THE STREETS were full of people going and coming, or grouped about the fires roasting meat, and feasting and singing, and happy. The odor of scorching flesh mixed with the odor of cedar-wood aflame and smoking loaded the air; and as this was the occasion when every son of Israel was full brother to every other son of Israel, and hospitality was without bounds, Ben-Hur was saluted at every step, while the groups by the fires insisted, “Stay and partake with us. We are brethren in the love of the Lord.” But with thanks to them he hurried on, intending to take horse at the khan and return to the tents on the Cedron.
To make the place, it was necessary for him to cross the thoroughfare so soon to receive sorrowful Christian perpetuation. There also the pious celebration was at its height. Looking up the street, he noticed the flames of torches in motion streaming out like pennons; then he observed that the singing ceased where the torches came. His wonder rose to its highest, however, when he became certain that amidst the smoke and dancing sparks he saw the keener sparkling of burnished spear-tips, arguing the presence of Roman soldiers. What were they, the scoffing legionaries, doing in a Jewish religious procession? The circumstance was unheard of, and he stayed to see the meaning of it.
The moon was shining its best; yet, as if the moon and the torches, and the fires in the street, and the rays streaming from windows and open doors were not enough to make the way clear, some of the processionists carried lighted lanterns; and fancying he discovered a special purpose in the use of such equipments, Ben-Hur stepped into the street so close to the line of march as to bring every one of the company under view while passing. The torches and the lanterns were being borne by servants, each of whom was armed with a bludgeon or a sharpened stave. Their present duty seemed to be to pick out the smoothest paths among the rocks in the street for certain dignitaries among them—elders and priests; rabbis with long beards, heavy brows, and beaked noses; men of the class potential in the councils of Caiaphas and Hannas. Where could they be going? Not to the Temple, certainly, for the route to the sacred house from Zion, whence these appeared to be coming, was by the Xystus. And their business—if peaceful, why the soldiers?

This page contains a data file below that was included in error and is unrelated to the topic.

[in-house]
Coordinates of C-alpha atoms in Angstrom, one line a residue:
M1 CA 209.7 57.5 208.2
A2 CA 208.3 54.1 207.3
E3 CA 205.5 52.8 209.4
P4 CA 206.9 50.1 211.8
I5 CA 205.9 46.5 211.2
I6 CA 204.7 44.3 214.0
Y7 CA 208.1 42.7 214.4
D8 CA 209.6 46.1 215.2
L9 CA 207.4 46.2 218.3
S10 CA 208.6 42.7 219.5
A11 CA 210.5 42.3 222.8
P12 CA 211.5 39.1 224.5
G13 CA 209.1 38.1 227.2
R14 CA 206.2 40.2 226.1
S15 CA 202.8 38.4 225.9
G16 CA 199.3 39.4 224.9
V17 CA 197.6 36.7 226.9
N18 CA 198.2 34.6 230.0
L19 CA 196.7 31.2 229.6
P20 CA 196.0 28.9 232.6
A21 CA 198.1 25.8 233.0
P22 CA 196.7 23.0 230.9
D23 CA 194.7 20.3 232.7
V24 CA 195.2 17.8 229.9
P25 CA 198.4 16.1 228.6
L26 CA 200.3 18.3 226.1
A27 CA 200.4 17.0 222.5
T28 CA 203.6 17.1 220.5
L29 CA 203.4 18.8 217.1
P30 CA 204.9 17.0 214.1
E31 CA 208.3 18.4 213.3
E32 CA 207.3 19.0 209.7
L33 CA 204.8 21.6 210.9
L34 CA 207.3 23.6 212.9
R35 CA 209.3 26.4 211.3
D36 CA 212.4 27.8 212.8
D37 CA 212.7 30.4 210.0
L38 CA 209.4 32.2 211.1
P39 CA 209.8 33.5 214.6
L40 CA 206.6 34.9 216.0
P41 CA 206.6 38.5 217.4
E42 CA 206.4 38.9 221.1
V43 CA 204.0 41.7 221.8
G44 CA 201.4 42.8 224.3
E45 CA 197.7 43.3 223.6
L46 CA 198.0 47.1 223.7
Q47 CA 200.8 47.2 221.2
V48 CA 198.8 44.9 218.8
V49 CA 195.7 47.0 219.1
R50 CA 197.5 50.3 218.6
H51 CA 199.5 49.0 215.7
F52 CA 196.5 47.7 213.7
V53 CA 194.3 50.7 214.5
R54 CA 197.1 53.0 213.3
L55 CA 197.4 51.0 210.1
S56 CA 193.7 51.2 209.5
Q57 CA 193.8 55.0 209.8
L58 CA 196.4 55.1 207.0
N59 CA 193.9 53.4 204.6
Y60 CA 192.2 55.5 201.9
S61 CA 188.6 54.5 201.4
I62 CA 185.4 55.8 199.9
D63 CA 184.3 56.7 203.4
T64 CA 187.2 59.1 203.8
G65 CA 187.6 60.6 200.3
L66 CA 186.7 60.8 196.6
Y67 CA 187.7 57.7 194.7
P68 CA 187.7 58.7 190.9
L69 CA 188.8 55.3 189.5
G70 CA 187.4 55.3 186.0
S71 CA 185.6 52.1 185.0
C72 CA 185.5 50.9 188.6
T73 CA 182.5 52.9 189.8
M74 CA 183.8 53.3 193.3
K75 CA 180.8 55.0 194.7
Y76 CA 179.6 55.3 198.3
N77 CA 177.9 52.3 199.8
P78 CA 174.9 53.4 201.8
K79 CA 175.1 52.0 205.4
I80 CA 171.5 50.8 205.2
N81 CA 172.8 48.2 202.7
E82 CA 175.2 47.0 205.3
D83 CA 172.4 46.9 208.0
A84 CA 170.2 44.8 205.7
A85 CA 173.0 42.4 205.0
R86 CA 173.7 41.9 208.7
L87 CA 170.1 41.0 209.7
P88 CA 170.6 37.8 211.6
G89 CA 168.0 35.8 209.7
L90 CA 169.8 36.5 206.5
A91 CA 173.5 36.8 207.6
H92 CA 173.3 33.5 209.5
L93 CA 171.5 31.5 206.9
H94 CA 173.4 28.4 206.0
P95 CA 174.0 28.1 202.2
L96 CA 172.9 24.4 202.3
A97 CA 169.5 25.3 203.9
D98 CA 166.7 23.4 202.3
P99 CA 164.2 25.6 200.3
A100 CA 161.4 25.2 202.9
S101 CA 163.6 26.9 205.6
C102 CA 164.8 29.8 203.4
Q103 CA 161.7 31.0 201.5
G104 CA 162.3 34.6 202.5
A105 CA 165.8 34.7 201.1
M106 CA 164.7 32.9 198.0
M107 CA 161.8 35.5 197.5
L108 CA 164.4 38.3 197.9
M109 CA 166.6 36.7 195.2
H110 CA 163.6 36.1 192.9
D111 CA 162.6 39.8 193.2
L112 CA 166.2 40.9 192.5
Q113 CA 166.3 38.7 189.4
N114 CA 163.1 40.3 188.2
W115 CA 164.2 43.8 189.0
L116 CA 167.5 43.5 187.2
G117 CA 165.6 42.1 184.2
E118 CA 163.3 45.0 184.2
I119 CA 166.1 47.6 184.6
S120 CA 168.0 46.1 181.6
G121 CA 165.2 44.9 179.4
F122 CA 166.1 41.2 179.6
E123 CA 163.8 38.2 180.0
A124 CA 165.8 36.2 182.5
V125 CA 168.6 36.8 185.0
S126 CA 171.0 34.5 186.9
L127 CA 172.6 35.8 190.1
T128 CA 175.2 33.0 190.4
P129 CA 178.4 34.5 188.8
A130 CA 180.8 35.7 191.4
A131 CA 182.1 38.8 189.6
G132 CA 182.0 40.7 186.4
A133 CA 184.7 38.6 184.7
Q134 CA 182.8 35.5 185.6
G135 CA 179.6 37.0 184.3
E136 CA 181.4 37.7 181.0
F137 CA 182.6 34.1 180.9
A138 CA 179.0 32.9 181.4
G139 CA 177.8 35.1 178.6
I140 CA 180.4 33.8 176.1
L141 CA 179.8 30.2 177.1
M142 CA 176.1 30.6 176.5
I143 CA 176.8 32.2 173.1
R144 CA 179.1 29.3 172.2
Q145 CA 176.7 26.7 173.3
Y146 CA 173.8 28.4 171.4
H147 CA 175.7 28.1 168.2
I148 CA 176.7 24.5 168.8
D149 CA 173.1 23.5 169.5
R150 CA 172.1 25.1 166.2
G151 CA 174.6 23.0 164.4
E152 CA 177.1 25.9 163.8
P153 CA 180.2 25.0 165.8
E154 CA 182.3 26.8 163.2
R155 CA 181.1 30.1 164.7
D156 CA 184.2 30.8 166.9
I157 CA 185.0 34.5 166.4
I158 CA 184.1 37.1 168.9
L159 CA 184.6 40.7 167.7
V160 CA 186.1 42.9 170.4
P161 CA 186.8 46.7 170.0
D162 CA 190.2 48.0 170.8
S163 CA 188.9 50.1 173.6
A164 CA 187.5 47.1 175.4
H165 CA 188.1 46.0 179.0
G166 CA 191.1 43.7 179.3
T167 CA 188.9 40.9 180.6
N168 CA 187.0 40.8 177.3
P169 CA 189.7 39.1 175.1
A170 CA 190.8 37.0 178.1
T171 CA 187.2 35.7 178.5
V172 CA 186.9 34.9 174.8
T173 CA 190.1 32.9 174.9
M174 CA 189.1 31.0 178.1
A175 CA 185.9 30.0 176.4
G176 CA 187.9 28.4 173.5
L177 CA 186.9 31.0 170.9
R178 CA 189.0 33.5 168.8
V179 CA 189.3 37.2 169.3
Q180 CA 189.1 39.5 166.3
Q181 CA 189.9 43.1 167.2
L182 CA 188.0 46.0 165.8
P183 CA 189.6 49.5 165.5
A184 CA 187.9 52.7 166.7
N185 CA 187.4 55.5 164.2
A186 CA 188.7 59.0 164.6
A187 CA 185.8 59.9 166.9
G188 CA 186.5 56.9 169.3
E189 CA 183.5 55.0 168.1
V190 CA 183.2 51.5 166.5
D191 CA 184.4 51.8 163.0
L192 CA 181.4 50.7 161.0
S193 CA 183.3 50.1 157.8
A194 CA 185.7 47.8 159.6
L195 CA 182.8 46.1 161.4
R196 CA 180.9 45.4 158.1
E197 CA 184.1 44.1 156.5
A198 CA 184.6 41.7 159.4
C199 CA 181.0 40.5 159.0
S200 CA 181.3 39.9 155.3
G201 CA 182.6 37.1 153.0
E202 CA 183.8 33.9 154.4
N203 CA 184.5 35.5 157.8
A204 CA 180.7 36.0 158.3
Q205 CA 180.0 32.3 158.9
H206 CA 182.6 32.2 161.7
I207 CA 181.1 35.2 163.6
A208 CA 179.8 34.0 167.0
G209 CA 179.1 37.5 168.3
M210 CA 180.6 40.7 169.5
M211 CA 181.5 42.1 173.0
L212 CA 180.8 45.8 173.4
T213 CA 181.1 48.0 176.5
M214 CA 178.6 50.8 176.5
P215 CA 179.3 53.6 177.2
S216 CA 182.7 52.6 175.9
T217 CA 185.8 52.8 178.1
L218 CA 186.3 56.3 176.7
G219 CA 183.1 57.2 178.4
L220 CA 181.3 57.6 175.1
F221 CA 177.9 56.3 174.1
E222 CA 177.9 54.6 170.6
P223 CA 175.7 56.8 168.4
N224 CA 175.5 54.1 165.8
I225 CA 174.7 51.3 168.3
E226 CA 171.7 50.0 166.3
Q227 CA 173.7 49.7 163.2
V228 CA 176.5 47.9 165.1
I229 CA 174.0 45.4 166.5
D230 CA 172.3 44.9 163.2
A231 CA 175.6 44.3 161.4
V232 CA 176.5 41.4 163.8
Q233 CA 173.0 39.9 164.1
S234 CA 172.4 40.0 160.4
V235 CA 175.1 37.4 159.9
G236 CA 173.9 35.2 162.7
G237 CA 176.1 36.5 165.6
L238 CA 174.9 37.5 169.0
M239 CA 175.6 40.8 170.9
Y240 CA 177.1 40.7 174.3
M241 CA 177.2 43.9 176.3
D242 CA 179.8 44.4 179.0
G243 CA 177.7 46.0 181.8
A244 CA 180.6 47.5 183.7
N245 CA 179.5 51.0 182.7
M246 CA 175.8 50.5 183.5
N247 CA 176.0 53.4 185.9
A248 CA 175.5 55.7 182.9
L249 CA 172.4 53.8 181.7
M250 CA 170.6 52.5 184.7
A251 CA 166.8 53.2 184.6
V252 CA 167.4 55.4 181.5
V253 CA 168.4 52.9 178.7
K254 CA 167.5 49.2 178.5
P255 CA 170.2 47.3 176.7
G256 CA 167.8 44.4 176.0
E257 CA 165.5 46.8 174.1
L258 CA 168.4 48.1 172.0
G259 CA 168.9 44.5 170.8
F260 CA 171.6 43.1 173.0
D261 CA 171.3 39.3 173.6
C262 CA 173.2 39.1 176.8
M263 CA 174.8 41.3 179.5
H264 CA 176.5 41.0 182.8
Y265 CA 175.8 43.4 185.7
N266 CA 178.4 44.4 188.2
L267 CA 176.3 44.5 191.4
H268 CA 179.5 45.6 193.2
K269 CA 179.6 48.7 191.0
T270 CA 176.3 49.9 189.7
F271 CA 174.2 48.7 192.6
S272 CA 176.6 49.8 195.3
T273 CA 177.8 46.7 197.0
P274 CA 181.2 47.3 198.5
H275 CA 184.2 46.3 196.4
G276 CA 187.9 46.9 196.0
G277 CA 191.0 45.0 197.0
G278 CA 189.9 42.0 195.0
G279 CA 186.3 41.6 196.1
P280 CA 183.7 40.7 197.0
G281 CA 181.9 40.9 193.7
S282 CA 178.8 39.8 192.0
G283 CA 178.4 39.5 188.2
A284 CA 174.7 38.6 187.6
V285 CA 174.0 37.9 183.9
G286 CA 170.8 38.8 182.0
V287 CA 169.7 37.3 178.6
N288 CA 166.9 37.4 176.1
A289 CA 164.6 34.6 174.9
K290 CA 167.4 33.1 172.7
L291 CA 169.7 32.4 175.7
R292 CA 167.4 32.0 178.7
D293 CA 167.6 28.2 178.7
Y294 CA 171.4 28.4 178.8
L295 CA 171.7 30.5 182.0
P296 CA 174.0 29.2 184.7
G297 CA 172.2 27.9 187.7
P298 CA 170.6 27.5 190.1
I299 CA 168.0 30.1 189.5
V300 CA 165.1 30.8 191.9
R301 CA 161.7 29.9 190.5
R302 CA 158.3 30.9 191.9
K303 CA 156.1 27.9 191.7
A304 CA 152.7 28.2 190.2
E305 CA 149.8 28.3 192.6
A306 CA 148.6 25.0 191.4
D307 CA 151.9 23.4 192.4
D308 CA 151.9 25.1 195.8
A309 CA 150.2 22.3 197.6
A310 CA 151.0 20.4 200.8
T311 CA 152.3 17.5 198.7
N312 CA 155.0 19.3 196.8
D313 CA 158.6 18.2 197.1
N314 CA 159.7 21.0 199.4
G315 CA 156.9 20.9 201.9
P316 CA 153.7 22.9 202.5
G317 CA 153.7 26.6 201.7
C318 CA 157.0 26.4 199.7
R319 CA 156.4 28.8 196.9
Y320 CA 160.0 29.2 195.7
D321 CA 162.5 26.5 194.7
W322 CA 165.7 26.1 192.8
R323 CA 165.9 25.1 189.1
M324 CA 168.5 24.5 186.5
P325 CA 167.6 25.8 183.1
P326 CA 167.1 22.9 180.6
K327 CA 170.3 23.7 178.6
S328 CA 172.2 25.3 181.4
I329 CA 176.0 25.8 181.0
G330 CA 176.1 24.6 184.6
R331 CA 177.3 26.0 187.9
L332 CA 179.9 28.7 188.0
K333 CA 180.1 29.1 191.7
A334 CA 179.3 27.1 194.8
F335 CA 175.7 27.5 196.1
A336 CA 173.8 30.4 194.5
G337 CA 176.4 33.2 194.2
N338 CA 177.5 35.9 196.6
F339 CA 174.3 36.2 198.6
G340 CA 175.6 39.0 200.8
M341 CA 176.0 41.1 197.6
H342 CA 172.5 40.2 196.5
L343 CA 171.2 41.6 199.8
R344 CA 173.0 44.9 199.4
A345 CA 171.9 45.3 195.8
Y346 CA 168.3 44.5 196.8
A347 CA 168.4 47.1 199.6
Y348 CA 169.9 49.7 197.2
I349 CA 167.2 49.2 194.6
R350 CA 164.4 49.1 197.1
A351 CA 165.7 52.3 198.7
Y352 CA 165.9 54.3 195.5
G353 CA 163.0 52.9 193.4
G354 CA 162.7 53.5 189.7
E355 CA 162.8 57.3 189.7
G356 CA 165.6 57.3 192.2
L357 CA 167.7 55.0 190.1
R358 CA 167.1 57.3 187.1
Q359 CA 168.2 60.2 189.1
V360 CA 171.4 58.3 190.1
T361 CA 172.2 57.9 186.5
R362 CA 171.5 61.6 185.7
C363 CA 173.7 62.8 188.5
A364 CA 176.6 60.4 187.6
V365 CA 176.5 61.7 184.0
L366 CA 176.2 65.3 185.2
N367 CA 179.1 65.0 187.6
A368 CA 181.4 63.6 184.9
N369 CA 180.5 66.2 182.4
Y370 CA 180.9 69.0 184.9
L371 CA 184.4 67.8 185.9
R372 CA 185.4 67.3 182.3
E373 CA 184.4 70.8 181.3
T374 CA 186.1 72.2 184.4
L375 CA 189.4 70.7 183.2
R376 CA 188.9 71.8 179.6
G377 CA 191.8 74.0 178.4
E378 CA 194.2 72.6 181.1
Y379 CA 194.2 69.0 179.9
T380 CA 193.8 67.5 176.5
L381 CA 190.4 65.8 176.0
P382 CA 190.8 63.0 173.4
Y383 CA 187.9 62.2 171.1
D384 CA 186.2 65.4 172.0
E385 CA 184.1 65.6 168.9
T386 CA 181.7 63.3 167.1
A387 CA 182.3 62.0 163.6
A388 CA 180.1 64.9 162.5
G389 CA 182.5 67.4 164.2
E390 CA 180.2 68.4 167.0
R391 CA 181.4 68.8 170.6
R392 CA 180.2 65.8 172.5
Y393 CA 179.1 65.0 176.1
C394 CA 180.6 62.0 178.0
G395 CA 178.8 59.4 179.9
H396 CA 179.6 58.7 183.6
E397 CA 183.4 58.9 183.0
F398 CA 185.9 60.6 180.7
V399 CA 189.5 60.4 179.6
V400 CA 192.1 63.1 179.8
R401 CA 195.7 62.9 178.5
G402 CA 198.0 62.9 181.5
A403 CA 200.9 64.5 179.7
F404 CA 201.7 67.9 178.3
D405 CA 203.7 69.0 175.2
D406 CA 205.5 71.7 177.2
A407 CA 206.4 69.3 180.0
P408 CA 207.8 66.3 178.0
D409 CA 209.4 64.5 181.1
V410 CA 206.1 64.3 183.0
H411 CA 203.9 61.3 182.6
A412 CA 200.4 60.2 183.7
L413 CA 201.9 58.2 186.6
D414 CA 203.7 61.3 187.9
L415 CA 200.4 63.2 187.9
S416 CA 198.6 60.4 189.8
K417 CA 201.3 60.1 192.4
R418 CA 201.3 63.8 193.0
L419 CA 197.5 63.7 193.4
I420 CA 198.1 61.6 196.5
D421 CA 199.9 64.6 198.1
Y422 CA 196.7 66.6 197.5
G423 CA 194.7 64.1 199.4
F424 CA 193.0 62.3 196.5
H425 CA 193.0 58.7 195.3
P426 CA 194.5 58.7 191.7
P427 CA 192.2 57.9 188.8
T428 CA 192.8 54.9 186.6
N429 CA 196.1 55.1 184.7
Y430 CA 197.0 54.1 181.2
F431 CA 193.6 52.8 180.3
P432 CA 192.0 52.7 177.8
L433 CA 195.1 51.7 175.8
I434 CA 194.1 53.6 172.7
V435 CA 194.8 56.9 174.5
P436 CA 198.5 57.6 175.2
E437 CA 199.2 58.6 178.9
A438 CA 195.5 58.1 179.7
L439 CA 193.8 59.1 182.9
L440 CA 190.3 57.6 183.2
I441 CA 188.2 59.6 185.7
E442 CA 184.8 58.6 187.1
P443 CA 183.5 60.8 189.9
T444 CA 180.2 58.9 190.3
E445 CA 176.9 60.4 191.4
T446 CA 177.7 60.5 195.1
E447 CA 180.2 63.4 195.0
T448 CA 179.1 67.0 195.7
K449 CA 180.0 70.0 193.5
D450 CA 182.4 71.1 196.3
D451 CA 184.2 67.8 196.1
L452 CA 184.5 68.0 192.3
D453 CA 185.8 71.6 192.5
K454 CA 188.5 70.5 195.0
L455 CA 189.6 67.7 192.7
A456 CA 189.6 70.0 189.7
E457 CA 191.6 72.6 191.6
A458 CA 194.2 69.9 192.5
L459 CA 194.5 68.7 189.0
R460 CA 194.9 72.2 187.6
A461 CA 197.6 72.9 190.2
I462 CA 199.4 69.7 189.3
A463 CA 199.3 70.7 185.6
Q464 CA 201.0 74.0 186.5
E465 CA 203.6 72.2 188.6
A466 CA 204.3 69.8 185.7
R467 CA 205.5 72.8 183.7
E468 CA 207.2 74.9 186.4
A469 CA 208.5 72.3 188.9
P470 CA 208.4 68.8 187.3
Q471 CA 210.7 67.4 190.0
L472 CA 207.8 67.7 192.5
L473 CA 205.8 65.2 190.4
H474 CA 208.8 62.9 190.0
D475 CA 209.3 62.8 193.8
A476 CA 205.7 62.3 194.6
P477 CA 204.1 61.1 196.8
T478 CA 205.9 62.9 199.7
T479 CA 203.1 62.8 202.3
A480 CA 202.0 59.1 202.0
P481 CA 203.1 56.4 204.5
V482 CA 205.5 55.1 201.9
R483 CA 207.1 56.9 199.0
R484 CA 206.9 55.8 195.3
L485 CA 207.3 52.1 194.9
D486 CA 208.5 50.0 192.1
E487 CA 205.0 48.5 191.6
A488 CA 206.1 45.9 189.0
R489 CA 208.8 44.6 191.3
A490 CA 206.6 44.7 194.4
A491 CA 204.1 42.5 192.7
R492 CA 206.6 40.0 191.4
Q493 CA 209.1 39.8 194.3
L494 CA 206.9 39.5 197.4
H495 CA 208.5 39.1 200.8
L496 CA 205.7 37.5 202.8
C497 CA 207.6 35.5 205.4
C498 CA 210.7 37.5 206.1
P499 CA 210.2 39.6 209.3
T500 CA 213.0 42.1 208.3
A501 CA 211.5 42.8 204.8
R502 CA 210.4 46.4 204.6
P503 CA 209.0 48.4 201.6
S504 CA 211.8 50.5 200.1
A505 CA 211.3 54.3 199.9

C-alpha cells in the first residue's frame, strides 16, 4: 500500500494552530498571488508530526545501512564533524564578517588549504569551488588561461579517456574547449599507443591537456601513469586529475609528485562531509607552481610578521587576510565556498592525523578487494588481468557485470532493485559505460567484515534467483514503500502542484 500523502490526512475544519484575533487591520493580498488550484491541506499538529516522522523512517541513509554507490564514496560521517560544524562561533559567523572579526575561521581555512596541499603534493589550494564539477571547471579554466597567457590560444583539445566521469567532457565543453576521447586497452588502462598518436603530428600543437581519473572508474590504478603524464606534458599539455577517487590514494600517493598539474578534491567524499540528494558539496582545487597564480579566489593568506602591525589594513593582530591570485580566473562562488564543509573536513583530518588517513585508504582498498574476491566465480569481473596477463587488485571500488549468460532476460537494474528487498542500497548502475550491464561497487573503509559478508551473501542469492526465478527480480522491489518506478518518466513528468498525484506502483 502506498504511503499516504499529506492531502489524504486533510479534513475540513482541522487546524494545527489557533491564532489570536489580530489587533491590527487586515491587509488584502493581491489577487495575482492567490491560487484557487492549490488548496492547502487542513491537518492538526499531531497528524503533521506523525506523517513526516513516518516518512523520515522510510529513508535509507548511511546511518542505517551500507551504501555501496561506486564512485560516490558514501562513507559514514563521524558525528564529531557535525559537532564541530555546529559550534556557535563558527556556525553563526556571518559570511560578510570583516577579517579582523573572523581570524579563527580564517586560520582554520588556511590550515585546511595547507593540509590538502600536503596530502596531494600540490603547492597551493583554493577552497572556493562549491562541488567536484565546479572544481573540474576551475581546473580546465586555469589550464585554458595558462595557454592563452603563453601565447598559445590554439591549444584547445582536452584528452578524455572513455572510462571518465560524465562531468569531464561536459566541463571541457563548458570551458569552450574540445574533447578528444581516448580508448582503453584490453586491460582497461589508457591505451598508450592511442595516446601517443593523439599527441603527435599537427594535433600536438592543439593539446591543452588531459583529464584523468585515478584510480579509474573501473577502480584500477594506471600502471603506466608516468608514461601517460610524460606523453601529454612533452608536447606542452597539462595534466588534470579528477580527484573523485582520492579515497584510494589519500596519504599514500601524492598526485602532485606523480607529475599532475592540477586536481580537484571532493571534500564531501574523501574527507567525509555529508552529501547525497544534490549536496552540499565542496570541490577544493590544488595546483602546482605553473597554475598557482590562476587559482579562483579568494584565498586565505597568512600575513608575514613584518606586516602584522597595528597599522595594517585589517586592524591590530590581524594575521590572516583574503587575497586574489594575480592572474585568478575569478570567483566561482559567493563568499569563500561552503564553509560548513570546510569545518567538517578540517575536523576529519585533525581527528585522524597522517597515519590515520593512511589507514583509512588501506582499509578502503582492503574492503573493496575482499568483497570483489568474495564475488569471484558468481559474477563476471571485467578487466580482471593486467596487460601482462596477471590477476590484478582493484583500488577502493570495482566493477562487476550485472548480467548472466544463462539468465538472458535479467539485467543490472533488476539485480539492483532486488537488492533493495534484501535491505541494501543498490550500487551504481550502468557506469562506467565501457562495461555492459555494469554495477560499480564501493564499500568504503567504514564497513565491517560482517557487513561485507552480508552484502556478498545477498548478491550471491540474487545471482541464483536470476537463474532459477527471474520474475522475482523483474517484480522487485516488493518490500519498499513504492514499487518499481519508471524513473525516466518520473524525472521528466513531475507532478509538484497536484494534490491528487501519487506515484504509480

As the procession began to go by Ben-Hur, his attention was particularly called to three persons walking together. They were well towards the front, and the servants who went before them with lanterns appeared unusually careful in the service. In the person moving on the left of this group he recognized a chief policeman of the Temple; the one on the right was a priest; the middle man was not at first so easily placed, as he walked leaning heavily upon the arms of the others, and carried his head so low upon his breast as to hide his face. His appearance was that of a prisoner not yet recovered from the fright of arrest, or being taken to something dreadful—to torture or death. The dignitaries helping him on the right and left, and the attention they gave him, made it clear that if he were not himself the object moving the party, he was at least in some way connected with the object—a witness or a guide, possibly an informer. So if it could be found who he was the business in hand might be shrewdly guessed. With great assurance, Ben-Hur fell in on the right of the priest, and walked along with him. Now if the man would lift his head! And presently he did so, letting the light of the lanterns strike full in his face, pale, dazed, pinched with dread; the beard roughed; the eyes filmy, sunken, and despairing. In much going about following the Nazarene, Ben-Hur had come to know his disciples as well as the Master; and now, at sight of the dismal countenance, he cried out,
Slowly the head of the man turned until his eyes settled upon Ben-Hur, and his lips moved as if he were about to speak; but the priest interfered.
“Who art thou? Begone!” he said to Ben-Hur, pushing him away.
The young man took the push good-naturedly, and, waiting an opportunity, fell into the procession again. Thus he was carried passively along down the street, through the crowded lowlands between the hill Bezetha and the Castle of Antonia, and on by the Bethesda reservoir to the Sheep Gate. There were people everywhere, and everywhere the people were engaged in sacred observances.
It being Passover night, the valves of the Gate stood open. The keepers were off somewhere feasting. In front of the procession as it passed out unchallenged was the deep gorge of the Cedron, with Olivet beyond, its dressing of cedar and olive trees darker of the moonlight silvering all the heavens. Two roads met and merged into the street at the gate—one from the northeast, the other from Bethany. Ere Ben-Hur could finish wondering whether he were to go farther, and if so, which road was to be taken, he was led off down into the gorge. And still no hint of the purpose of the midnight march.